Focus 1: Science and the Media - Public Understanding of Science
The media play an important role in shaping public discourses including those involving issues related to science and technology. The traditional view of the popularization of science is being challenged in the new arrangement between science and the media that may be termed a closer science-media-coupling. Rather than determing the contents of popularization science is confronted with media that have their own criteria of what is important or true and construct their own reality. Scientists turn to the media in order to reach public and political attention and secure legitimacy. Research in this area focuses on the science-media interfaces, the representation of science in the media and the repercussions of the sciences' orientation to the media.
Focus 2: Discourses between Science, Politics and the Media
Environmental threats of global dimensions such as anthropogenic climate change or the loss of biodiversity have become news items. Widespread public attention for these topics has been desired by the scientific community as well as by environmental groups and concerned politicians and now appears as a success story. However, especially reporting in the mass media has also revealed the particular risks of this attention. Scientists frequently complain about misrepresentation of their cautious pronouncements and/or about short attention cycles among the media. A connected problem is that political legitimacy needed for unpopular decisions is dependent on a thorough public understanding and sustained attention. This has moved the specific problems of the communication between science, politics and the mass media into the focus of several research projects.
Focus 3: Dynamics of Knowledge
The study of the dynamics of knowledge is motivated by the observation that in knowledge societies certain concepts, ideas, or images are represented in the media and become all pervasive as fads or catch-words, focusing attention for a time, and either have enduring effects on discourses or disappear again. Research focuses on the spread and interaction of ideas and concepts back and forth from everyday domains of knowledge to scientific disciplines, and across different contexts of meaning. It reaches beyond the boundaries of the sociology of science and is conceived as a new direction in the sociology of knowledge.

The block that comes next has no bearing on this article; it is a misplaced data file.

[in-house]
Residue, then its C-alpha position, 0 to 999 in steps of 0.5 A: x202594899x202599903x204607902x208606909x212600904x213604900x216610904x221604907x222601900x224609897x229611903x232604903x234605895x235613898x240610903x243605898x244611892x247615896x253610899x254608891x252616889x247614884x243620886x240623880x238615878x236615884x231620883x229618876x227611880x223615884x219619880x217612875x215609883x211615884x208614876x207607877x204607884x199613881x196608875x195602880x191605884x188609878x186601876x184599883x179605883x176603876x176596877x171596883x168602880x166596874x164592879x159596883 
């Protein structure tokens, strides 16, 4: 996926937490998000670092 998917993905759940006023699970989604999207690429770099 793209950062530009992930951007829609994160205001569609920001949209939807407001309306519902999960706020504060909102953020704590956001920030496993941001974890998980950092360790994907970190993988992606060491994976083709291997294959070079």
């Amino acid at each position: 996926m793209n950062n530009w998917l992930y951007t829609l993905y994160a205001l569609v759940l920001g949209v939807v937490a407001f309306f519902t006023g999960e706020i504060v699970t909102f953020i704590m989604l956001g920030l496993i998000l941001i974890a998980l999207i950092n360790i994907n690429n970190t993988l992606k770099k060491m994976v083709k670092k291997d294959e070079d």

Focus 4: Bibliometrics
The measurement and quantification of science is a key issue in modern science studies. Based on publication statistics and citation analysis, bibliometric methods provide most valuable tools for the production of science indicators. These indicators turn out to be important not only for studies in history and sociology of science, but also for purposes of science policy and administration. Combined with other measures and peer review, the indicators can be applied in the context of research evaluation. Advanced bibliometric methods like cocitation mapping can be used - far beyond the pure number-counting of publications and citations - to draw two-dimensional representations of the cognitive and social structures of specialities in science. In recent years the 'business' of indicator production is in danger of getting commercialized. It is therefore important to keep the quantitative methods closely linked to analytical and qualitative studies of science.